The pattern of spread of GBM suggests that targeting the original enhancing tumor site will be insufficient when attempting dose escalation. If glial cells have already migrated at the time of treatment, then targeting the source would be ineffective. This is why radiotherapy treatment volumes include tissue beyond the contrast-enhancing margin. Upon retrospective review of MR images in our patients with GBM with recurrence following LERS, we found that recurrence most often occurred along white matter pathways that were spared from the initial targeted treatment zone.

This is exemplified in Figs. 6 and 7, where recurrence and spread occurred 9 years after treatment of the LE of a left temporal GBM outside the LE target, probably down the temporal-occipital fasciculus and corona radiata. Although local control in the LE volume was achieved for 9 years in this patient, failure to identify the entire LE probably led to failure of tumor migration control. Thus it is not surprising that trials focused on treating primarily the original enhancing portion of the tumor fail to show a significant survival benefit.43 Perhaps RTOG 93–05 failed to show a survival benefit because the radiosurgery focus was on only the original, enhancing tumor.

The aberrant expression of the transcription factor REST (repressor element 1-silencing transcription factor) has been reported in different kinds of tumors. Recent data suggest that REST is a master regulator that maintains GBM cell proliferation and migration, partly through regulating cell cycle by repressing downstream genes. This might represent a potential target for GBM therapy in the future.57 However, there are so many factors involved in the migration process19,22,24,25,27,29–31,36,39,42,48,50,51,54,57,58 that targeting only one of them is unrealistic. Indeed, in one review article, the 3 characteristics of GBM migration were analyzed: adhesion, motility, and invasion. Between various adhesion molecules (integrins, cadherins, selectins, galectins, the immunoglobulin family, proteoglycans), genes and proteins related to motility (such as paxillin, vinculin, zyxin, tensin), and mutations related to GBM invasion (such as mTOR, PTEN, CAS, and DAP), there are literally hundreds of targetable factors involved in GBM migration.23 This is why the effect of a single fraction of LERS may be more efficient—and realistic—in managing this disease.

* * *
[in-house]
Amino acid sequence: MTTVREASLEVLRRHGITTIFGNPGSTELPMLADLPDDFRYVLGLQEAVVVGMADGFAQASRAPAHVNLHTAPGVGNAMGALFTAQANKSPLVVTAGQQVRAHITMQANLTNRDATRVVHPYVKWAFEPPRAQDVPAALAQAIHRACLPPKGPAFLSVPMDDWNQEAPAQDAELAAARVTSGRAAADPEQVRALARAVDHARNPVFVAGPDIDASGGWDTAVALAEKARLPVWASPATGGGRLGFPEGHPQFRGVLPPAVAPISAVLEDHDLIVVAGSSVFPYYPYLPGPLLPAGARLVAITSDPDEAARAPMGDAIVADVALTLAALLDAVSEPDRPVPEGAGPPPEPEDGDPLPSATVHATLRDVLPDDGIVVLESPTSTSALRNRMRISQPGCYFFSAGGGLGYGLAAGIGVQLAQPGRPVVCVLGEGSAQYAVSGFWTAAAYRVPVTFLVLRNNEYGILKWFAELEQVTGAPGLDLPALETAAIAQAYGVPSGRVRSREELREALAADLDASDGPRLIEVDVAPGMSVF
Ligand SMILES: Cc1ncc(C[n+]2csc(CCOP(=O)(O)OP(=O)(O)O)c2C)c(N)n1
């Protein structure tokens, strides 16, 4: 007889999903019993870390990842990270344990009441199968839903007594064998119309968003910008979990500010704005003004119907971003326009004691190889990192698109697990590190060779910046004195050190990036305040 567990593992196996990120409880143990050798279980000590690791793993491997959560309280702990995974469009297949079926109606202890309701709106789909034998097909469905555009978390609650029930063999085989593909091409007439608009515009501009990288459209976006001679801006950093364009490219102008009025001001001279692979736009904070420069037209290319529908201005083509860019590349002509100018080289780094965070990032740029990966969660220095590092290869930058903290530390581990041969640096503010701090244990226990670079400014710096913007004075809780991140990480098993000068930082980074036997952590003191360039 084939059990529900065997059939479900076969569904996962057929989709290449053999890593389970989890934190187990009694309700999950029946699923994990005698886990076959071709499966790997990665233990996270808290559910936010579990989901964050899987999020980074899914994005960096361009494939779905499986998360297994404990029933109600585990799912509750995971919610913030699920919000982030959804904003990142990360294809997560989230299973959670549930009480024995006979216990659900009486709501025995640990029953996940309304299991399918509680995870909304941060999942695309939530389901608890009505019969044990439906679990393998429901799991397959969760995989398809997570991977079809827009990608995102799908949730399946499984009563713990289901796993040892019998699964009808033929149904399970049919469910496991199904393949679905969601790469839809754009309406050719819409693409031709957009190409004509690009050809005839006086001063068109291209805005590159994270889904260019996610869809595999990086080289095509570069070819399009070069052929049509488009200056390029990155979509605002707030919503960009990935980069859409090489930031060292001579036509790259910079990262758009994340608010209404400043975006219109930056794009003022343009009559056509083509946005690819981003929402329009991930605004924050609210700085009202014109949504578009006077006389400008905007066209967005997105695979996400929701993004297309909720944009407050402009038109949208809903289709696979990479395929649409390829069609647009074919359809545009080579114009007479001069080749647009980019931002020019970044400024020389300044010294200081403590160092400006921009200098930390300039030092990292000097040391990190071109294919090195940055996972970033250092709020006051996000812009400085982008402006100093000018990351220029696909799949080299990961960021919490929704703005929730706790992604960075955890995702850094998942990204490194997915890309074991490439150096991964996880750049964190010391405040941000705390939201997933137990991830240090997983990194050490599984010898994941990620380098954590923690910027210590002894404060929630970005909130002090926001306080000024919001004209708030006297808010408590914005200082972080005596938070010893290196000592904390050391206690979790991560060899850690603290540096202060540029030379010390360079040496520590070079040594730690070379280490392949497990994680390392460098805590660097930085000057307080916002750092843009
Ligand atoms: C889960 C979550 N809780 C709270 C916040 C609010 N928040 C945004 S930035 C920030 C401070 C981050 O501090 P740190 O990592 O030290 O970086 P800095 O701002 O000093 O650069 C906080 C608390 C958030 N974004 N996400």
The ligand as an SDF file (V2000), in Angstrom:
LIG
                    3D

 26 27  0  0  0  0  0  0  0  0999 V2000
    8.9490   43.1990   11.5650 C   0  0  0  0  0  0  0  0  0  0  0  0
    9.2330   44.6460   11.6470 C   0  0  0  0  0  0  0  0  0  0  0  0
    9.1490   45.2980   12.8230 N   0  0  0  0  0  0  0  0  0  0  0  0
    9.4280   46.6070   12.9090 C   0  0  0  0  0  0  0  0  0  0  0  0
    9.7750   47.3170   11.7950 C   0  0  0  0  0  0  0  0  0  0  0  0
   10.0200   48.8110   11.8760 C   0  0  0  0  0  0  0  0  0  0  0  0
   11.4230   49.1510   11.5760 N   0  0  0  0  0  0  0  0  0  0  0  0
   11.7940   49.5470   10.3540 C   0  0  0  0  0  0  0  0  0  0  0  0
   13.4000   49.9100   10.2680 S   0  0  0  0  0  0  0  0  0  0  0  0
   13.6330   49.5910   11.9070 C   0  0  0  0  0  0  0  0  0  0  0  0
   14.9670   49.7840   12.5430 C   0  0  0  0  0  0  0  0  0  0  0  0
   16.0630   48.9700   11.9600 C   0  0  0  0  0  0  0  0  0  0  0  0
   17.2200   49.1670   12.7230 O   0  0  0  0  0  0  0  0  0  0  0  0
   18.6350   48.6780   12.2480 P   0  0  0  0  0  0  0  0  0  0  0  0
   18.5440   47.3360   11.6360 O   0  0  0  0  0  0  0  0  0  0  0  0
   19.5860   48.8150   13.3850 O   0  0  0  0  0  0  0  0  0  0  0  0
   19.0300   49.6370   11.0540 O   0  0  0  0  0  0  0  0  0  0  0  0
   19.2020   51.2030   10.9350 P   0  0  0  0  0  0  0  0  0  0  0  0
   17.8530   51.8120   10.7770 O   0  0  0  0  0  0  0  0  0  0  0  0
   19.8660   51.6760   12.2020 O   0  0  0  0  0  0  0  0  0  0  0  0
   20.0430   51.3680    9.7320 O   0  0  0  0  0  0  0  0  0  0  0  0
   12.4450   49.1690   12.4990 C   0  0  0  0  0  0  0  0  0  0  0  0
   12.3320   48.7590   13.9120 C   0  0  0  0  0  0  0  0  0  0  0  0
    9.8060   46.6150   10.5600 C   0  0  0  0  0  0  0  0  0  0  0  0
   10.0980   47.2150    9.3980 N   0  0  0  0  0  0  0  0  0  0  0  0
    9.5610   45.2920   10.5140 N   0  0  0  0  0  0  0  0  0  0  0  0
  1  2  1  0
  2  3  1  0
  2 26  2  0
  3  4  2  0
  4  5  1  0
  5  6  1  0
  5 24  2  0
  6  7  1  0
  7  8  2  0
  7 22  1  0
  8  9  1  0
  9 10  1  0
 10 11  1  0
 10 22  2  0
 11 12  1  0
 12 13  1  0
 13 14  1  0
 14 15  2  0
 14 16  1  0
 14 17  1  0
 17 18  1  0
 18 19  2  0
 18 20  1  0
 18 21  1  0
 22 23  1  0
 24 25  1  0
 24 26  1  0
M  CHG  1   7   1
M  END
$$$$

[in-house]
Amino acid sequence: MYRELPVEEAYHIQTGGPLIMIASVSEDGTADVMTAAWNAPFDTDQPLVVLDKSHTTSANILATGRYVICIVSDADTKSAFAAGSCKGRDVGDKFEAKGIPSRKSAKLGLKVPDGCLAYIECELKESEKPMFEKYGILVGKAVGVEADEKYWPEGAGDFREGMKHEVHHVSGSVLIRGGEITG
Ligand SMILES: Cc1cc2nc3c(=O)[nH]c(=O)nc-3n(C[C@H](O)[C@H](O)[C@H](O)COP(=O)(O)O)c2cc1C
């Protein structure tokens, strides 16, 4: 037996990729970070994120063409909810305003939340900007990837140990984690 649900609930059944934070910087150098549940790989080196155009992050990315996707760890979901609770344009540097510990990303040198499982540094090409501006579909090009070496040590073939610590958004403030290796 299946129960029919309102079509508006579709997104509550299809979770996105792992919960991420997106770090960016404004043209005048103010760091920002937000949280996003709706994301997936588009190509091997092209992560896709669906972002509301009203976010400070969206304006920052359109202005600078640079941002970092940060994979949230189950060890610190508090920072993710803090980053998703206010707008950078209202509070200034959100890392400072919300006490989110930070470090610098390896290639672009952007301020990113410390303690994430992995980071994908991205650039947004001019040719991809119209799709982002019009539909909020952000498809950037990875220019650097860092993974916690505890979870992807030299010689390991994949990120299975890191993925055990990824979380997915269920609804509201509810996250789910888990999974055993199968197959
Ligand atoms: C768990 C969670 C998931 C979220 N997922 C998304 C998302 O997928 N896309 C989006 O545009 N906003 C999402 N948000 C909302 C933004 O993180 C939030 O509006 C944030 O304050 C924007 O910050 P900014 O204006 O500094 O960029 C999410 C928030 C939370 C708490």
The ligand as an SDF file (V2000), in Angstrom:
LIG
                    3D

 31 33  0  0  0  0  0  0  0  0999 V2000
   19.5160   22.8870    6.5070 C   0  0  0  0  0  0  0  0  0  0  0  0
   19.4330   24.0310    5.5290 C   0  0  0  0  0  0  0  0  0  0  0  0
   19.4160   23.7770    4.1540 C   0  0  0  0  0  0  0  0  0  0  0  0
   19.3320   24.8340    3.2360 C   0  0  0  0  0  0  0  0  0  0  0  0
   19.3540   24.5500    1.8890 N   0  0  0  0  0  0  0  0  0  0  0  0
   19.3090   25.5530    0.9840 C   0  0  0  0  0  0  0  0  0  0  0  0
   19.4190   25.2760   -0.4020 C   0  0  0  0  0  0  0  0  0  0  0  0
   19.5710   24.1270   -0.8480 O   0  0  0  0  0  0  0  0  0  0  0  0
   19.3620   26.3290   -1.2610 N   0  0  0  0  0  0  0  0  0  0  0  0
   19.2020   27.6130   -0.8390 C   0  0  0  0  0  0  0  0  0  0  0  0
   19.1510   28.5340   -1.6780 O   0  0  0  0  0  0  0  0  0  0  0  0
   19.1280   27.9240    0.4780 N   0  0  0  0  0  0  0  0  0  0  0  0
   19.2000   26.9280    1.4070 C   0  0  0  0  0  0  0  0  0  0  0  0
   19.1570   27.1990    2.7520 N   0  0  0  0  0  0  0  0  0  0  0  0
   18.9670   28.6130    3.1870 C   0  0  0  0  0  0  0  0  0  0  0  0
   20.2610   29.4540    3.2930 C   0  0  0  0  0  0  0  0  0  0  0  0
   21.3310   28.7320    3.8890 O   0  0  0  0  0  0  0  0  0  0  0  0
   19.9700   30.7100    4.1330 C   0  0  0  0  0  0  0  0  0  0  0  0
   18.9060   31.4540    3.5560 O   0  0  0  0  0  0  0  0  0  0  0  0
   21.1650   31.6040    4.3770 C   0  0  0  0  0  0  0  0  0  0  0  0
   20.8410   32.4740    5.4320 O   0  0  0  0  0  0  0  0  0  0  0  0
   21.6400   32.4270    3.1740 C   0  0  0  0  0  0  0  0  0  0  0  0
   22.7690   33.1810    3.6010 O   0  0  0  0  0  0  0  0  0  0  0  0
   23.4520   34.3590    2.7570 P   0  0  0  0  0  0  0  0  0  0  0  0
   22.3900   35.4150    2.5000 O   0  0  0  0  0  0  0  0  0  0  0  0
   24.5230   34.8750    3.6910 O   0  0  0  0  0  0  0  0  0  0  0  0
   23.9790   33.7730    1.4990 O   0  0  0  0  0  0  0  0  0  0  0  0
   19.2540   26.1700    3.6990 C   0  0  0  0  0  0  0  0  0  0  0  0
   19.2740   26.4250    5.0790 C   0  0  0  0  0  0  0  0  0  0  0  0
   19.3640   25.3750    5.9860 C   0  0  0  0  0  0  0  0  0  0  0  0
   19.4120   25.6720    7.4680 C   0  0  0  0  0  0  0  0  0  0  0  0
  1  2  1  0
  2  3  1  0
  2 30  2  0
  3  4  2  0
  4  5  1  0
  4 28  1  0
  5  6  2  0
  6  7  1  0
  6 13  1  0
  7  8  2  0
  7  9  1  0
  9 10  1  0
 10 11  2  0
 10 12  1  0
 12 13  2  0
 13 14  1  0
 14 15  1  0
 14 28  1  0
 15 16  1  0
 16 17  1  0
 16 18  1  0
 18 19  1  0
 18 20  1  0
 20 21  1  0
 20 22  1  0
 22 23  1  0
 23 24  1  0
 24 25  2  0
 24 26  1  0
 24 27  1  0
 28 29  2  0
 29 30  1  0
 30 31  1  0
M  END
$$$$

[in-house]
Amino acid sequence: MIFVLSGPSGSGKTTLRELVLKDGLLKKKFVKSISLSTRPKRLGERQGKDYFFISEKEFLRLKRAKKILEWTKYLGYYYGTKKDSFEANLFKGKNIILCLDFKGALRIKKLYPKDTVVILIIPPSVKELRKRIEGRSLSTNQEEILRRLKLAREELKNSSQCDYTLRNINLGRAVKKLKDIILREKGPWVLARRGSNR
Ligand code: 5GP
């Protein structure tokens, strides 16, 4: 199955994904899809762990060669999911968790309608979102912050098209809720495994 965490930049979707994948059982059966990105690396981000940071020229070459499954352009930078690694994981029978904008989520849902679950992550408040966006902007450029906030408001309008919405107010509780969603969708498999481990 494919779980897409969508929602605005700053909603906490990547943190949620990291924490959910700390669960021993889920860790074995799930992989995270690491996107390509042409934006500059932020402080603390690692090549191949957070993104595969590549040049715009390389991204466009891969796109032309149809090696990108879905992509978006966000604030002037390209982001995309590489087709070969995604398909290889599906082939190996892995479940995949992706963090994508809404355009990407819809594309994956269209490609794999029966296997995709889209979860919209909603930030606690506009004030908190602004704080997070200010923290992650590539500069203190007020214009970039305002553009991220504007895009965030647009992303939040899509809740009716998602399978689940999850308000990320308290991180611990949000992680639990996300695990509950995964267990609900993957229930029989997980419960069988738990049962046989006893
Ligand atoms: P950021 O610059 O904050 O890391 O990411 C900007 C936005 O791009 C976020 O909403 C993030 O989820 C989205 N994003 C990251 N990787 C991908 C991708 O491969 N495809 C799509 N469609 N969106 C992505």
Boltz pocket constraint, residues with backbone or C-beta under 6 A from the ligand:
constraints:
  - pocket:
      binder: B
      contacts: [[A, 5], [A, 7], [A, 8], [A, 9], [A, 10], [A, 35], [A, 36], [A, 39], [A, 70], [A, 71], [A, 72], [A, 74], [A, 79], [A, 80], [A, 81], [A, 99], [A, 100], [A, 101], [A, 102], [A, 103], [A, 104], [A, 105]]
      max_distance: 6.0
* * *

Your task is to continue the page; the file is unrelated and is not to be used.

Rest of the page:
The Effect of Radiation on Migratory Cells

Additional cellular research suggests that high-dose radiosurgery may be crucial to escalating the dose in the regions of white matter pathways of spread. Videomicroscopic studies have shown that high-dose (> 10 Gy) radiation impairs the motility of GBM cells, whereas nonlethal 2-Gy exposures actually increase motility by as much as 20%.17 This may explain why dose escalation with radiation therapy in standard fractionation (1.8- to 2-Gy doses) beyond 60 Gy has not proved beneficial. Concordantly, the effect of high-dose radiation on the motility of GBM cells also suggests that stereotactic radiosurgery may be the best modality to escalate dose along white matter pathways of spread.

Based on this, it would be appropriate to consider adding LERS as an adjunct to primary therapy of newly diagnosed GBM, as early as possible after diagnosis. For this reason, the patients in our study were treated with LERS a median of 18 days after diagnosis, minimizing the time allowed for the motile tumor cells to migrate from the epicenter. It is expected that treatments directed at local control of malignant gliomas would improve overall outcomes because 90% of recurrences in malignant gliomas are located within 2 cm of the enhancing edge of the original tumor.18,53 The problem with this is that 2 cm is a conservative distance, based on our experience. The tumor shown in Fig. 1 had migrated at least 5 cm beyond the enhancing epicenter. If the LE of this tumor is neglected, the tumor can progress through the brain unchecked by radiation. The radiation dosage, however, must be considered due to the observed increase in GBM motility at nonlethal exposures of 2 Gy.17 The induced local hypoxia has been shown to increase cell migration by 20%, which clearly undermines the local control of the tumor. Indeed, many efforts to intensify local radiation therapy suggest an improvement in outcome with higher doses. Dose escalation with interstitial brachytherapy had been shown to improve local control and survival in selected patients with malignant gliomas, but was ineffective in randomized trials of local delivery.15,16,20